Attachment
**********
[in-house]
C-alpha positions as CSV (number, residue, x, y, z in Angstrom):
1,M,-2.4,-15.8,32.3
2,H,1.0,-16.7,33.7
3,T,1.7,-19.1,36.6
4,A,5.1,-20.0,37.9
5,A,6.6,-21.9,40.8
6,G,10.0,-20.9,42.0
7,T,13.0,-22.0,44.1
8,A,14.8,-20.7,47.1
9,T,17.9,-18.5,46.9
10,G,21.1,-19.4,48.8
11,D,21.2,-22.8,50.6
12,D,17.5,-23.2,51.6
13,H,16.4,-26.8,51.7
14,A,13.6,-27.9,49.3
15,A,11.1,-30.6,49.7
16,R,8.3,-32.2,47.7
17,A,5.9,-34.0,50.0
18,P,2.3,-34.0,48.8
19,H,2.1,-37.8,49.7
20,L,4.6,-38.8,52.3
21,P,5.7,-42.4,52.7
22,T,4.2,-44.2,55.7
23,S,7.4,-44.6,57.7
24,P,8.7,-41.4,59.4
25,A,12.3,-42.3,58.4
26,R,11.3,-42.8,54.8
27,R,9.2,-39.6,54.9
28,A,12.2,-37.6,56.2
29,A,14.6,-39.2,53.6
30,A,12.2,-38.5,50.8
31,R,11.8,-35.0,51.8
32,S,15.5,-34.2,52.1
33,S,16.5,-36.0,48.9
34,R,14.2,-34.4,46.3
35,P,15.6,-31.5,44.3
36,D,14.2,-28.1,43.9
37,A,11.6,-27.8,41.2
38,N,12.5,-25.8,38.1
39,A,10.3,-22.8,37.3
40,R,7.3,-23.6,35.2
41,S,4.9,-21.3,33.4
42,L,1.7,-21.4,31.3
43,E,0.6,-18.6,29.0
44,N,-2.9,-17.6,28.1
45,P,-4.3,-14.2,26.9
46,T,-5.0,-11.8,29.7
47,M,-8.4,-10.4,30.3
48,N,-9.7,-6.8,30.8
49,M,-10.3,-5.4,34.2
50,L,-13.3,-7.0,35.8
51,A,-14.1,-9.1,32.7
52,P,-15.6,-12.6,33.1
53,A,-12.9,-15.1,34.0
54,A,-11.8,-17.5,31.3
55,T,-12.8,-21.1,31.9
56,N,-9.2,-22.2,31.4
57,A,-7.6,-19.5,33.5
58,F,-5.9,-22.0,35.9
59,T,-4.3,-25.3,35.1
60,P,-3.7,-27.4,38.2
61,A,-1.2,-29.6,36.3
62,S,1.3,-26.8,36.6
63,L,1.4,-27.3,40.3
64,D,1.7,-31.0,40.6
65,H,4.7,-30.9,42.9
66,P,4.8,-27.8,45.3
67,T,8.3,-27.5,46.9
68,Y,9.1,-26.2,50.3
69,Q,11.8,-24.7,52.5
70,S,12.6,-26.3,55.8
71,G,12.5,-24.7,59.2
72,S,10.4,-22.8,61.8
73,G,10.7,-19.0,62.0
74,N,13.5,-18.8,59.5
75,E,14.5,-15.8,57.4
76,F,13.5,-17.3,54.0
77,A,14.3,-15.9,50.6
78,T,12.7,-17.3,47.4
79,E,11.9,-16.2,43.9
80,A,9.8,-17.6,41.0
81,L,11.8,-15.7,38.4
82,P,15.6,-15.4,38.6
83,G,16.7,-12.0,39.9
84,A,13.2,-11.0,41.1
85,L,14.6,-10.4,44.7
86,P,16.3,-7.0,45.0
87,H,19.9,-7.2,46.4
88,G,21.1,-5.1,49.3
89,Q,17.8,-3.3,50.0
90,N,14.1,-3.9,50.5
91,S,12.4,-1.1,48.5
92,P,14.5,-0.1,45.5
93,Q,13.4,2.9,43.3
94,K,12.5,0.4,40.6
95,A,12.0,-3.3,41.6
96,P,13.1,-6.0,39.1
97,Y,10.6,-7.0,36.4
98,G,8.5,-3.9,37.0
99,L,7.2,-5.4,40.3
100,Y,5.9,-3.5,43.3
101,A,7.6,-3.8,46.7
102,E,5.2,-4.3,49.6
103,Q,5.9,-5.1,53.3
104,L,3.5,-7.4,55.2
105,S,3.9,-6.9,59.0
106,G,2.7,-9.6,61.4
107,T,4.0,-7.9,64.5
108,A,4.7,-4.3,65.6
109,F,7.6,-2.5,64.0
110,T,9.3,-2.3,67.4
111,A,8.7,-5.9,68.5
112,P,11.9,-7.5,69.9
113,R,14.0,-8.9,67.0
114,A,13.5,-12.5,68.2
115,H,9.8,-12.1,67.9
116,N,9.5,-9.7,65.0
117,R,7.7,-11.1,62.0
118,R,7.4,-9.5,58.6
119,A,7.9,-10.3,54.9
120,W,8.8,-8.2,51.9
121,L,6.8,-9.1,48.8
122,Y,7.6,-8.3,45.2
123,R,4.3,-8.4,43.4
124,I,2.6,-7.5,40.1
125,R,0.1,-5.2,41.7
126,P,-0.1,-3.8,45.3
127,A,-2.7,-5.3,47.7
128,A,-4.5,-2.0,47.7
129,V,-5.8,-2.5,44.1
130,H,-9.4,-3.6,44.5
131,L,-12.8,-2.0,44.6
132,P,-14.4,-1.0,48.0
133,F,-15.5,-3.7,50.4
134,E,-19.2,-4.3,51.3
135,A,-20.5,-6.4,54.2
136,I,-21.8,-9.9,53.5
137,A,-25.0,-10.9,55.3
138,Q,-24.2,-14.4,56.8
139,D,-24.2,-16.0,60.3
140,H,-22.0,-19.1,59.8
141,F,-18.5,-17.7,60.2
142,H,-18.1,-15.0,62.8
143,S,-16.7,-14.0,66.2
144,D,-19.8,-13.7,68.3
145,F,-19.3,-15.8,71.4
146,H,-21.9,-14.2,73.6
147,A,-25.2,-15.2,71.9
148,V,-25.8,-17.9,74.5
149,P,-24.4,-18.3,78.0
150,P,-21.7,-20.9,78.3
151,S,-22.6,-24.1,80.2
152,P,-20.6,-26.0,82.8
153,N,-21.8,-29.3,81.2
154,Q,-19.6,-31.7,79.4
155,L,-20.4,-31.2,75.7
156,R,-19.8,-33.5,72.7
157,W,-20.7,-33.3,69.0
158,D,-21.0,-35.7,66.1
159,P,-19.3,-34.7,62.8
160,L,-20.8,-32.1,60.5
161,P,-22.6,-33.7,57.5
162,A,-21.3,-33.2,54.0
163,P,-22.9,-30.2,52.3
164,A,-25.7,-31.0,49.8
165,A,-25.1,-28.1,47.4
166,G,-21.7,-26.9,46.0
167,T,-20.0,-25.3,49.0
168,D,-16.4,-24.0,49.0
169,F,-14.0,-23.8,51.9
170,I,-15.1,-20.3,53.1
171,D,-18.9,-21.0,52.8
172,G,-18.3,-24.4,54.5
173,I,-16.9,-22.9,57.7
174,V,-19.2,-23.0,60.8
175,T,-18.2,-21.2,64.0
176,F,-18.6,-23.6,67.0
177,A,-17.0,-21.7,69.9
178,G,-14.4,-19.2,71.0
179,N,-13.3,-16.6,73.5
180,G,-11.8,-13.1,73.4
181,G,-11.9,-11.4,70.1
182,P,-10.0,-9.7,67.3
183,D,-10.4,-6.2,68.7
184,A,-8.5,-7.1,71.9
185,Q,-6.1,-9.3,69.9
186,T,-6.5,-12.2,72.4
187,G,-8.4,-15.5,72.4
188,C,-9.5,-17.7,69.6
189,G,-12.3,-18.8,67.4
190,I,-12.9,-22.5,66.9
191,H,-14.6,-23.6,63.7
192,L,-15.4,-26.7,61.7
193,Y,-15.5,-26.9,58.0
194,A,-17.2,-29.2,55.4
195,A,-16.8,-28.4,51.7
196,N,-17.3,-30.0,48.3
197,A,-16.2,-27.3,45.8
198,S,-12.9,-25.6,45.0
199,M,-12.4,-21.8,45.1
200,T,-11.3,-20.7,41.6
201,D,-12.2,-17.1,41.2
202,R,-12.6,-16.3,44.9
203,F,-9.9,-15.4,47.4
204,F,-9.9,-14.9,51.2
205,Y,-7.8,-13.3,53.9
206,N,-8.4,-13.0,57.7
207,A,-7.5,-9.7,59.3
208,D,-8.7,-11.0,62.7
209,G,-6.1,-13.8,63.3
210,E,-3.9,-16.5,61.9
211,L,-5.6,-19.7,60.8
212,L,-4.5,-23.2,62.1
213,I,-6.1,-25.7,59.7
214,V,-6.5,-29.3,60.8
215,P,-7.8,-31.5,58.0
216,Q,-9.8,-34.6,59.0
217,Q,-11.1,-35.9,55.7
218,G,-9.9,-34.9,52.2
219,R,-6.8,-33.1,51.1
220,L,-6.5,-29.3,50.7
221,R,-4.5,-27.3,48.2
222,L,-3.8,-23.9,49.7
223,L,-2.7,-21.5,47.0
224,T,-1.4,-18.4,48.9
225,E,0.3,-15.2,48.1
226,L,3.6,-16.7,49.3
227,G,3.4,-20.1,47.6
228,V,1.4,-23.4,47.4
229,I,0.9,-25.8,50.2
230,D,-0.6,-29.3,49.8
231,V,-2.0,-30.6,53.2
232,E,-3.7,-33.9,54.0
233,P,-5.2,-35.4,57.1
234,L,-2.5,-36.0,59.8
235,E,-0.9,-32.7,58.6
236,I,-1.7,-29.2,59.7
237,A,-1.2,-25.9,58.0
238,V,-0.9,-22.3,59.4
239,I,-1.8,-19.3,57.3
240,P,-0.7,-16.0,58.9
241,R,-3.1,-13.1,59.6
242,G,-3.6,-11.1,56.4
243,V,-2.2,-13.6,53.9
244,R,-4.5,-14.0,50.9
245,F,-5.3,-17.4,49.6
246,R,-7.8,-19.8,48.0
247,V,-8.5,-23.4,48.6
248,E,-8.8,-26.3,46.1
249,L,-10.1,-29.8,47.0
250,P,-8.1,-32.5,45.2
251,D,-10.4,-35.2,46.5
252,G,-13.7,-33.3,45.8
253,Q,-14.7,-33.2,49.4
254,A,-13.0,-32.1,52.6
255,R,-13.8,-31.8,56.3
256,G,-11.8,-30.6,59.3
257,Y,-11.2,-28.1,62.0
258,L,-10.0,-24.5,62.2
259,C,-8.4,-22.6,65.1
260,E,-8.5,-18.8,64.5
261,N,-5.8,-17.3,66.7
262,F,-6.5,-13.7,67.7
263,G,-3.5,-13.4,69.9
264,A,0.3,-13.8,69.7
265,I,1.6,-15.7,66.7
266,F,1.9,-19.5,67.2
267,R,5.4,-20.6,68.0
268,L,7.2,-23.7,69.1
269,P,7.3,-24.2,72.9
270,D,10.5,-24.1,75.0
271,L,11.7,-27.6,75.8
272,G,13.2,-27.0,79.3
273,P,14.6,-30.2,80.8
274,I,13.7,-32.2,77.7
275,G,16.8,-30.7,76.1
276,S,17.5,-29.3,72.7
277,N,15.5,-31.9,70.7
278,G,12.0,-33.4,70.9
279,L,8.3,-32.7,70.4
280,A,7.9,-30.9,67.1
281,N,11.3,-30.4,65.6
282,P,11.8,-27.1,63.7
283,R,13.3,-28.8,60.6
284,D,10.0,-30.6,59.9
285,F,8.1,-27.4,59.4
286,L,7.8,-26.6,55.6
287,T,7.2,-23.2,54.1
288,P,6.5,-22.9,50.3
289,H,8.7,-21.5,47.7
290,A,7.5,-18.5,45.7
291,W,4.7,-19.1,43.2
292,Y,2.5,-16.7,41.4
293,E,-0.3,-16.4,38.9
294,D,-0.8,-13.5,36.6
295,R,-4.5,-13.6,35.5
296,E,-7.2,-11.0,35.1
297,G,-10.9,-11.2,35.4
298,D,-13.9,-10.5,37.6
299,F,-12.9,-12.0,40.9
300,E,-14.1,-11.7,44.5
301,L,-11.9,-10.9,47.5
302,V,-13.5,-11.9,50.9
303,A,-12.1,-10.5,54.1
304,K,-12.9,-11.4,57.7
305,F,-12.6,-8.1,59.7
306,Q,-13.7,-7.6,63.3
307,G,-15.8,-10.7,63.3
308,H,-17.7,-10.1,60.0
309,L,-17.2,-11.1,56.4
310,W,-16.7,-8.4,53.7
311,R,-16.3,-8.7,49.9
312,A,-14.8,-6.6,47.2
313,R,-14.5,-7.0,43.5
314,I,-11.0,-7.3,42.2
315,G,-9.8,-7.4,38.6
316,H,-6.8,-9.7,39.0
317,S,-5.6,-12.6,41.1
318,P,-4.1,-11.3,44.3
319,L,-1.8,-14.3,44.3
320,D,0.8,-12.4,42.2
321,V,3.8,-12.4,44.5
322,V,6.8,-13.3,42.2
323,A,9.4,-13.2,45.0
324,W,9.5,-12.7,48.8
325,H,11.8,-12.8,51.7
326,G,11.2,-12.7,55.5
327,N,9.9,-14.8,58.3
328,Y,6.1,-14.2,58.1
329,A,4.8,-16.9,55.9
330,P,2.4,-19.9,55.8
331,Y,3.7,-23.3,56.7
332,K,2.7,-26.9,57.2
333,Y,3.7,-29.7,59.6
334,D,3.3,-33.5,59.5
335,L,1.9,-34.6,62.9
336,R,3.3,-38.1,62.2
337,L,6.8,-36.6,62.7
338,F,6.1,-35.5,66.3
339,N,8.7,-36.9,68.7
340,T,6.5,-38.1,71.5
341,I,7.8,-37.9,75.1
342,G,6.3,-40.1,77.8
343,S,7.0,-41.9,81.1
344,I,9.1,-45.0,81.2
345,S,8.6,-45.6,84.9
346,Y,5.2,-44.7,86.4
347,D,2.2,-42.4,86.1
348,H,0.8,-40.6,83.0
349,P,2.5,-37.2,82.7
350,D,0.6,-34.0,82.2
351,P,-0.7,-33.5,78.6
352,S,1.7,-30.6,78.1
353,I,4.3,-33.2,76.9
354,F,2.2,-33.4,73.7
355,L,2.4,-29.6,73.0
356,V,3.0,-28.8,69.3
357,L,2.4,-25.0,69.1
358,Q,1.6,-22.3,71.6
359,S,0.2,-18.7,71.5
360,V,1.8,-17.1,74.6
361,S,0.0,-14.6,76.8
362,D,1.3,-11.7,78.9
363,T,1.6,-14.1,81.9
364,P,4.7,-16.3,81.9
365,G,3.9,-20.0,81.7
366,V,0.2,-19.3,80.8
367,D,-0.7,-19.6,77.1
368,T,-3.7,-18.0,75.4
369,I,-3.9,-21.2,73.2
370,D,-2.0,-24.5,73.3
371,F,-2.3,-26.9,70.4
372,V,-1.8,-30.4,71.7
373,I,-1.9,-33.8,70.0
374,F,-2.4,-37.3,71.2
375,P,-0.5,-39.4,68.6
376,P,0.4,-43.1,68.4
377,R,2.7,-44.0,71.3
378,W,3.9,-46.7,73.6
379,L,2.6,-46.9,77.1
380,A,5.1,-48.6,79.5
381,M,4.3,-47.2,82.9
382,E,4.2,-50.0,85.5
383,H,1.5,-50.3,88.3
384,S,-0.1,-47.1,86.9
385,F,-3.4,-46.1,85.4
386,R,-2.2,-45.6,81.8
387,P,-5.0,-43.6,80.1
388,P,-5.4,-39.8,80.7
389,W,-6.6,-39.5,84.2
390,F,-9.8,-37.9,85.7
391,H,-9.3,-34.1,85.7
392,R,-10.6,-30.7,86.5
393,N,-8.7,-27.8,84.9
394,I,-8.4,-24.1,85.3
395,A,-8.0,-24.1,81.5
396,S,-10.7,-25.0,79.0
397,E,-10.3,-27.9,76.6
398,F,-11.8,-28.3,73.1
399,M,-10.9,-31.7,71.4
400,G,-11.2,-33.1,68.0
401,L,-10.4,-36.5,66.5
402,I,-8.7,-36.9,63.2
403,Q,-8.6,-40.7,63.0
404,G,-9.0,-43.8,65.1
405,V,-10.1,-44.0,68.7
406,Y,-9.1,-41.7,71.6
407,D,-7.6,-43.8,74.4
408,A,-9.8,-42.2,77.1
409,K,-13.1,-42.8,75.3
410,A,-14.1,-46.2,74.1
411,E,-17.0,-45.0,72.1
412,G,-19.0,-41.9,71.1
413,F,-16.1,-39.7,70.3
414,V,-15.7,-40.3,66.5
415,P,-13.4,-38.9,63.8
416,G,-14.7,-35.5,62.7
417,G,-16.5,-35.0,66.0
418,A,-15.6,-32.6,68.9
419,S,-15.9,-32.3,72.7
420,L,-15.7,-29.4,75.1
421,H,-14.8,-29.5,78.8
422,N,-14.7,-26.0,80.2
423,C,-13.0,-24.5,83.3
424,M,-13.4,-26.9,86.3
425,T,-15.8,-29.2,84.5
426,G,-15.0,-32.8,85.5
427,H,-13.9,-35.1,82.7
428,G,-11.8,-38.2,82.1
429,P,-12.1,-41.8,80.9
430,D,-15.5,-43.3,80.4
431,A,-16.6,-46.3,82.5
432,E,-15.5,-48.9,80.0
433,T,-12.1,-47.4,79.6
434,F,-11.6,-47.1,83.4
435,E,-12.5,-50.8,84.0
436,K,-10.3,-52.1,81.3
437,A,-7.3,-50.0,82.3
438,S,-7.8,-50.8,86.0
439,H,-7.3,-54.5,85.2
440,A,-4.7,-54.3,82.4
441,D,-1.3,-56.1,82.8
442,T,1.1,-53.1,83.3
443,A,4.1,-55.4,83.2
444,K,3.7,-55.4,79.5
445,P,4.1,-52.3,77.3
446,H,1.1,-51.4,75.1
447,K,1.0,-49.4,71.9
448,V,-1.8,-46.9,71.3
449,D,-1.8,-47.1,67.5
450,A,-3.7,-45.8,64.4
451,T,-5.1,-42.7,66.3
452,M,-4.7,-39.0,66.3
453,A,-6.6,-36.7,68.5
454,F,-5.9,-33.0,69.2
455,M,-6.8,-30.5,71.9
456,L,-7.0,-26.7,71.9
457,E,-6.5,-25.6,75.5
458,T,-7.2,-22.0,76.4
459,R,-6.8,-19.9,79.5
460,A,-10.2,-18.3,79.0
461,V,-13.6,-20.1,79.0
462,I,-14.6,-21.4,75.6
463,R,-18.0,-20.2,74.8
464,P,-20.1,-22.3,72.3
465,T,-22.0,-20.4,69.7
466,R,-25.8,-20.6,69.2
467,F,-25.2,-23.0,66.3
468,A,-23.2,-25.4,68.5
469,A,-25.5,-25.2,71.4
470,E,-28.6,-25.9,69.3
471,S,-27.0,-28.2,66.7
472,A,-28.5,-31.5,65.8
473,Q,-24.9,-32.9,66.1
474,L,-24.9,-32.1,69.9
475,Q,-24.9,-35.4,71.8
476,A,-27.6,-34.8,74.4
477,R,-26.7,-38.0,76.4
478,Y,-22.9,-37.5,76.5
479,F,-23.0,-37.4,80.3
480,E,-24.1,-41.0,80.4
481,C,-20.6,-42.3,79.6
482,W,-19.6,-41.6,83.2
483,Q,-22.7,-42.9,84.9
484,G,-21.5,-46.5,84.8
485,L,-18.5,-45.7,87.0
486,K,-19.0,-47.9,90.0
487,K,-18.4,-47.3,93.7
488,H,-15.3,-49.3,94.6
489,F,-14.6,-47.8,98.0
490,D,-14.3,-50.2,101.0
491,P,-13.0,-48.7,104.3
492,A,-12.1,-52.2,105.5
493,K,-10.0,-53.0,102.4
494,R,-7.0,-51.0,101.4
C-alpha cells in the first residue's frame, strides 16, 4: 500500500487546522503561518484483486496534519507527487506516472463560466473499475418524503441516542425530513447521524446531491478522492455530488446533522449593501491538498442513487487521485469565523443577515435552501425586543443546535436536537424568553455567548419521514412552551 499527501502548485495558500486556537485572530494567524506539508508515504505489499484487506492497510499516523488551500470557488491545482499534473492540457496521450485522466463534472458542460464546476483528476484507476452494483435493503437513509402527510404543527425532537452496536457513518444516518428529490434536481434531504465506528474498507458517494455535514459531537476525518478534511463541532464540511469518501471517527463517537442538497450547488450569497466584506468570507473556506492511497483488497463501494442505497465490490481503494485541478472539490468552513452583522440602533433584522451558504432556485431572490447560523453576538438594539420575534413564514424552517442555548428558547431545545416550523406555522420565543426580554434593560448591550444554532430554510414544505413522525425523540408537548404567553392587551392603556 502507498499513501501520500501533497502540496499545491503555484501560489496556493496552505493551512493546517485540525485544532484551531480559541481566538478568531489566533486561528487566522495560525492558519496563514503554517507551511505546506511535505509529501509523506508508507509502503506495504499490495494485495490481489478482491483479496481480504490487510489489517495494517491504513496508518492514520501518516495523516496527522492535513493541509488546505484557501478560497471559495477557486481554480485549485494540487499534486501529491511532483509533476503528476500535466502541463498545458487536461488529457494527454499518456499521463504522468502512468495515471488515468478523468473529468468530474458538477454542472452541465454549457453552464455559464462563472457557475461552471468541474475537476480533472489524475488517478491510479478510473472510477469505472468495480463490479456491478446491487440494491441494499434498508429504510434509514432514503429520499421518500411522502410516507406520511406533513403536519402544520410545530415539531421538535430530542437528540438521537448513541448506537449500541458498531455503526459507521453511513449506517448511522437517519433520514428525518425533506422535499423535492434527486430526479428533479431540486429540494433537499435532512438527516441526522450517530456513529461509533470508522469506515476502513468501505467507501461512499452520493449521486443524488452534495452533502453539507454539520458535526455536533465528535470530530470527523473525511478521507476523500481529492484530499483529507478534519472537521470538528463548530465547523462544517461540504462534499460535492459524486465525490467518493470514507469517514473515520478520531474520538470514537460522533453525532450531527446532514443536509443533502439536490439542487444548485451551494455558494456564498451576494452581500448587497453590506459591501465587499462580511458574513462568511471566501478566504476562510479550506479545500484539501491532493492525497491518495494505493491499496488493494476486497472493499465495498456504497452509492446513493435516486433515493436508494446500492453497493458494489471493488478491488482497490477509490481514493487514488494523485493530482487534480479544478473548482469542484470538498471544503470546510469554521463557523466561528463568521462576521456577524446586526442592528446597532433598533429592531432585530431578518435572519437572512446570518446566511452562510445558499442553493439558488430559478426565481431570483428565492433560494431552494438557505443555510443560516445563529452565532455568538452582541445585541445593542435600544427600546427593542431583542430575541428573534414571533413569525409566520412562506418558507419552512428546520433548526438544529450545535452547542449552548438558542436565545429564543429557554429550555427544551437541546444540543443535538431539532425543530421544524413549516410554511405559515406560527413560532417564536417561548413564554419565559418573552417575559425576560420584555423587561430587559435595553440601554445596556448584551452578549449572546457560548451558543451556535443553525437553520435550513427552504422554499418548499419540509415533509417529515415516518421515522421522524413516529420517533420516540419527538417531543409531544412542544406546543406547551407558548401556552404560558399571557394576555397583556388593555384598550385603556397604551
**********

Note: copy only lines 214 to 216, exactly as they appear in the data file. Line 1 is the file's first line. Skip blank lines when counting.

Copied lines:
212,L,-4.5,-23.2,62.1
213,I,-6.1,-25.7,59.7
214,V,-6.5,-29.3,60.8